John Singer Sargent -- Letters  (Frontpage)

From  a sitter for Sargent describing her experience in 1902 to Evan Charteris (Sargent's biographer and freind)

Mrs Philip Leslie Agnew

At one of my sittings during which Mr. Sargent painted my hands I sat motionless for two hours. A certain way in which I had unconsciously put my hands together pleased him very much because the posture, he said, was Mrs Agnew's handsclearly natural for me. He implored me not to move. We worked very hard -- he with his magical brush, I with my determination to control fidgets and the restless instincts to which sitters are prone when sitters are forced to remain still for any length of time, for the most part we were silent. Occasionally I heard him muttering to himself. Once I caught: "Gainsborough would have done it! . . . Gainsborough would have done it!"[1]

He was working at a fever heat, and it was so infectious that I felt my temples throbbing in sympathy with his efforts, the veins swelling in my brow. At one moment I thought I was going to faint with the sense of tension and my fear to spoil the pose which had enthused him.

At the end of two hours he declared that the hands were a failure, and he obliterated them.

"I must try again next time," he said in a melancholy tone. At the next sitting he painted the hands quickly as they now appear a tour de force in the opinion of some, utterly unsuccessful in the eyes of others.

My husband came several times to the sittings. On one occasion Mr. Sargent sent for him specially. He [my husband] rode across the Park to Tite Street.

He found Mr. Sargent in a depressed mood, The opals baffled him. He said he couldn't paint them. They had been a nightmare to him, he declared, throughout the painting of the portrait.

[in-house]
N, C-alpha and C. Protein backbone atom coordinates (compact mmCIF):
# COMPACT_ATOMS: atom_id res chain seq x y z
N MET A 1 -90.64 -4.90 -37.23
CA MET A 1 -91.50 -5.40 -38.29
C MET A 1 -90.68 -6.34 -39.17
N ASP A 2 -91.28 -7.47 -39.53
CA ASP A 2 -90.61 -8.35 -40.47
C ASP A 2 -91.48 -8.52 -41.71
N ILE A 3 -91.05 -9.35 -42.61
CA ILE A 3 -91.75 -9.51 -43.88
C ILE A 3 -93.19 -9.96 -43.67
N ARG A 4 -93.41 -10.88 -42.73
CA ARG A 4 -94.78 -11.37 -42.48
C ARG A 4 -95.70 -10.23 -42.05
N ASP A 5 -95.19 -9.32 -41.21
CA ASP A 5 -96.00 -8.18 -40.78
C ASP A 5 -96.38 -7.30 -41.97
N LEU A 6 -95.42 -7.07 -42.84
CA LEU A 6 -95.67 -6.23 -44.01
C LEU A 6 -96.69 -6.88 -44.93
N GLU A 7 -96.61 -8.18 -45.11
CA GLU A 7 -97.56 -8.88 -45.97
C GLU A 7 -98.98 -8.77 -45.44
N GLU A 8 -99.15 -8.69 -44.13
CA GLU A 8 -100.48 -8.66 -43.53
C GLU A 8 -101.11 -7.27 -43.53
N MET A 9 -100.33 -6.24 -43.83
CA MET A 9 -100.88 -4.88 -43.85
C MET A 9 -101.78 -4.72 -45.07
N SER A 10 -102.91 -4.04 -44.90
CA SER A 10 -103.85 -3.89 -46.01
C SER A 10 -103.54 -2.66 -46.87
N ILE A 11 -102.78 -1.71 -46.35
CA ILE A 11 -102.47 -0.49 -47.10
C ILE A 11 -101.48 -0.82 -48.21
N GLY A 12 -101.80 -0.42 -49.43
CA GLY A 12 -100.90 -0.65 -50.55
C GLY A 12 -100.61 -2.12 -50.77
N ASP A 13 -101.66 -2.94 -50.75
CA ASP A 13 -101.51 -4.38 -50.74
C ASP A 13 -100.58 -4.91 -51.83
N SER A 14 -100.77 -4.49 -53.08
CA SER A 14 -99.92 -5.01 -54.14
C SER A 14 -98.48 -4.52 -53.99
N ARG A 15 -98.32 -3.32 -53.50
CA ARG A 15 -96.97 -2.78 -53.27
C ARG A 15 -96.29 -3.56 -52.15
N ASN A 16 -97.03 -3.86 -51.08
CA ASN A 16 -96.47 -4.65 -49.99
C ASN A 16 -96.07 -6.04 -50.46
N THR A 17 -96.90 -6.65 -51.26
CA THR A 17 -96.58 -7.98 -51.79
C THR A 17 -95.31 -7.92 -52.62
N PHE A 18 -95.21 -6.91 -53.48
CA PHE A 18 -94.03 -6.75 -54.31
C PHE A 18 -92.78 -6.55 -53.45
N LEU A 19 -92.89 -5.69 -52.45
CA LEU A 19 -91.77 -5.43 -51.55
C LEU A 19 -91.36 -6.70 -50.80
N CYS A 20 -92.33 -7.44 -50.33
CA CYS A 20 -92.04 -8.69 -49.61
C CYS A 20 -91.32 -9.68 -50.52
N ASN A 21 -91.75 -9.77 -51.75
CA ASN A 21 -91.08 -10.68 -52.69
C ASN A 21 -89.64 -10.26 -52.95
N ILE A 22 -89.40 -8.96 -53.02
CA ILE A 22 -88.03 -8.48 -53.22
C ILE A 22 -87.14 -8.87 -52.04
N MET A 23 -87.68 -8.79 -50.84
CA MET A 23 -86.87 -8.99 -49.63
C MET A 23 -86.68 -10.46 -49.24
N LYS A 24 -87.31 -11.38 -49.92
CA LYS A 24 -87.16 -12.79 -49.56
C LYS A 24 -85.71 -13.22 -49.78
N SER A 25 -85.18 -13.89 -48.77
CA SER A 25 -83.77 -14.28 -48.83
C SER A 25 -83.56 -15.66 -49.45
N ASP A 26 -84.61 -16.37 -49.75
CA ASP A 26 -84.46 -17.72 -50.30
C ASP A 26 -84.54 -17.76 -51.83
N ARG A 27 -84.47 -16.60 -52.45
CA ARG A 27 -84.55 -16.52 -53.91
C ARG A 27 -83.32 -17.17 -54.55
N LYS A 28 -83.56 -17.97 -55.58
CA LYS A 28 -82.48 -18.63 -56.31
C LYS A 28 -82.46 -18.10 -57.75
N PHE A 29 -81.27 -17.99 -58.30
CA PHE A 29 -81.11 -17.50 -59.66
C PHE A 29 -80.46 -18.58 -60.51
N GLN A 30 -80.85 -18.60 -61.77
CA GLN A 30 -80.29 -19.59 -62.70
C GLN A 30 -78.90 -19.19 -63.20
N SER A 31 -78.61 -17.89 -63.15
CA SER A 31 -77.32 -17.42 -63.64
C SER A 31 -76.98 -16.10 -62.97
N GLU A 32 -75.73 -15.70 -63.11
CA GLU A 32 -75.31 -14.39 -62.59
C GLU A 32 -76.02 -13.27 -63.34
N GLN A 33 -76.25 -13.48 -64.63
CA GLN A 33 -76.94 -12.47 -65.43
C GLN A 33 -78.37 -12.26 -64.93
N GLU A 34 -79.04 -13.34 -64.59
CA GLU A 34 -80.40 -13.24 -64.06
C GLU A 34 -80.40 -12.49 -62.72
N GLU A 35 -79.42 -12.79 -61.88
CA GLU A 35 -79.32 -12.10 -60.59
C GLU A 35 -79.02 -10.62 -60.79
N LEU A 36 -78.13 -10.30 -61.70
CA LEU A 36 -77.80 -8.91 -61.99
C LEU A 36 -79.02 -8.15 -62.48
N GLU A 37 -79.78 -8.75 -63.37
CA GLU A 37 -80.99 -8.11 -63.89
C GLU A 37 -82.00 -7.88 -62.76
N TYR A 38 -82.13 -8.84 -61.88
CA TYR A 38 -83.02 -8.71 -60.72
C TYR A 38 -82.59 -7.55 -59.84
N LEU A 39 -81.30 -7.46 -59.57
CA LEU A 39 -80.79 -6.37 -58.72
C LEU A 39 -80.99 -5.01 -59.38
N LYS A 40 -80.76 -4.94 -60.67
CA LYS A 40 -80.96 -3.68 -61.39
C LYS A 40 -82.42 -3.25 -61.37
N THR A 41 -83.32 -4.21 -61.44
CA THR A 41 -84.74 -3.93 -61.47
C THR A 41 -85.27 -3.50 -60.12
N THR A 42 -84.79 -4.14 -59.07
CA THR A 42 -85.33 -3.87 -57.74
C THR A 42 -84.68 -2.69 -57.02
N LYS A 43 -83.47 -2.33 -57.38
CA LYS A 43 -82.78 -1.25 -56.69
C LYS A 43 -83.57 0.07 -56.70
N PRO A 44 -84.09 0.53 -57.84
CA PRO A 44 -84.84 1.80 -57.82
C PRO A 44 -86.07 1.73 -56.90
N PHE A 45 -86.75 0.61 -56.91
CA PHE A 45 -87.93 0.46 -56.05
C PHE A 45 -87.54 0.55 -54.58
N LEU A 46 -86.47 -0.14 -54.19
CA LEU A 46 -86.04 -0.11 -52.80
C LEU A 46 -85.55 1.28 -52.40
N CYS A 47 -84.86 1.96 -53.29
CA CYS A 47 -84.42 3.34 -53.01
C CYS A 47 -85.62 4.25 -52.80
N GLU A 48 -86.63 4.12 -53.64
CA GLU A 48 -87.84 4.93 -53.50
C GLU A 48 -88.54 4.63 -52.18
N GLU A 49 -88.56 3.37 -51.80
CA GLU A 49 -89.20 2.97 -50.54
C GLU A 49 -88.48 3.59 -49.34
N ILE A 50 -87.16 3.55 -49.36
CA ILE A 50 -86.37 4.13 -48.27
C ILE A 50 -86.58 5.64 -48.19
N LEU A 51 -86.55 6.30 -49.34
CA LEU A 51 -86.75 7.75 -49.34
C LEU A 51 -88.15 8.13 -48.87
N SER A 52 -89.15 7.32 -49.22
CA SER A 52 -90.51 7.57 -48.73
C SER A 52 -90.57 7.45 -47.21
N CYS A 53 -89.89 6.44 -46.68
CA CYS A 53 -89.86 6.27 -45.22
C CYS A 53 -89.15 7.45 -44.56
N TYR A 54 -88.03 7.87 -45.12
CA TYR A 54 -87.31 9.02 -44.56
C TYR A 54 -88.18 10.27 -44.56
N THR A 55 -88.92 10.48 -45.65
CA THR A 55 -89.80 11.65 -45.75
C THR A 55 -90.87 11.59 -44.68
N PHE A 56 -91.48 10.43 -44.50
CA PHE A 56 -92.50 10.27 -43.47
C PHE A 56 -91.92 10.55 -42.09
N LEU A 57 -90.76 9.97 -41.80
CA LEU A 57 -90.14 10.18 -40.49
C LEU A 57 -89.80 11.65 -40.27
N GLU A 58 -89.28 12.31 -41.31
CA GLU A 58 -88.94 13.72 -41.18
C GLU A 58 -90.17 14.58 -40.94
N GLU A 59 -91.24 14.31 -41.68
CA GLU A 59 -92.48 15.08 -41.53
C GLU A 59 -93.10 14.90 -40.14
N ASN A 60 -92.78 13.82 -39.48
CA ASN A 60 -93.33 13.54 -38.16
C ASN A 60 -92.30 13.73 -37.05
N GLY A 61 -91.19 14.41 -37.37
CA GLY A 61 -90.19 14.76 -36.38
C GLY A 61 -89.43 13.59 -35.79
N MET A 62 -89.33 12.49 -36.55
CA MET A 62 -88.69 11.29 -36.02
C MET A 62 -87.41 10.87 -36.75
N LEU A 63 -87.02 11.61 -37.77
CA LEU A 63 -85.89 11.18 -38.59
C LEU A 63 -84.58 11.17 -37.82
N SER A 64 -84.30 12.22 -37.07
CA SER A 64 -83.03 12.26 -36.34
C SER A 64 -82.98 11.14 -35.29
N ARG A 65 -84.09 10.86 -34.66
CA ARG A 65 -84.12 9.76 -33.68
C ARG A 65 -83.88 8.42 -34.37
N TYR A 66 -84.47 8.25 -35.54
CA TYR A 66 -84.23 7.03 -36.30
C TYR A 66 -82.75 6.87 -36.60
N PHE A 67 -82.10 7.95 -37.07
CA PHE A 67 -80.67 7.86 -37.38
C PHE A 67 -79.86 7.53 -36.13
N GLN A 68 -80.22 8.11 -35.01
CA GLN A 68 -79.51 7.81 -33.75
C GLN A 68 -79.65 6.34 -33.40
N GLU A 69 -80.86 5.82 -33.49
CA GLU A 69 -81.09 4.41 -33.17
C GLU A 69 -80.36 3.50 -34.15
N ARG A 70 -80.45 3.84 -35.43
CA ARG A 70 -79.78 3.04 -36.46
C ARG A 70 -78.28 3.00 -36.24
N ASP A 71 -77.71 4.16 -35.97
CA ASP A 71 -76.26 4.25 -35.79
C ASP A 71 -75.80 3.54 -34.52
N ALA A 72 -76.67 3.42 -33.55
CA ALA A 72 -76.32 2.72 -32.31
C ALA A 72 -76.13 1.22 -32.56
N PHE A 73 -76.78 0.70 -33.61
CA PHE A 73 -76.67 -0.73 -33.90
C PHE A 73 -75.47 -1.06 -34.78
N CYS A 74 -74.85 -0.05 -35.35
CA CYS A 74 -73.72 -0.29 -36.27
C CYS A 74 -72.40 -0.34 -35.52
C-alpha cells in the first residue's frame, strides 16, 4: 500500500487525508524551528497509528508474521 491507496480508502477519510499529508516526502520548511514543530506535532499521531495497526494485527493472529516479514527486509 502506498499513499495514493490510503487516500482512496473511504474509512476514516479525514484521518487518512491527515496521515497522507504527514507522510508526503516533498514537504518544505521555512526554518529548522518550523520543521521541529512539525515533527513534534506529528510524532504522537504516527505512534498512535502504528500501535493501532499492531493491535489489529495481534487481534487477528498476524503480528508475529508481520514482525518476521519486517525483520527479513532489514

That morning he was certainly in despair . . . . Presently he said to my husband: "Let's play a Fauré duet.[2]" They played, Mr. Sargent thumping out the bass with strong stumpy fingers. At the conclusion Mr. Sargent jumped up briskly, went back to the portrait and with a few quick strokes, dabbed in the opals. He called to my husband to come and look: "I've done the damned thing," he laughed under his breath.

My sister, on the occasion of her visit to the studio during the last sitting, remembers seeing Mr. Sargent paint my scarf with one sweep of his brush.

What appeared to interest him more than anything else when I arrived  was to know what music I had brought with me.

To turn from colour to sound evidently refreshed him, and presumably the one art stimulated the other in his brain.

(Letter to Evan Charteris; "John Sargent"; Benjamin Blom, Inc. NY; 1972; pp. 157-158)

Music did indeed permiate Sargent's life. See also Max Beerbohm's caricature:

Mr. Sargent at Work

Thomas Gainsborough, English Rococo Era/Romantic Painter, 1727-1788, specialized in portraits. Probably one of his most famous paintings is "Blue Boy"

Jonathan Buttell: The Blue Boy
c 1770
Huntington Gallery
Oil on canvas
70 5/8x 48 3/4 in



 French composer Gabriel Fauré was a close personal friend to Sargent. T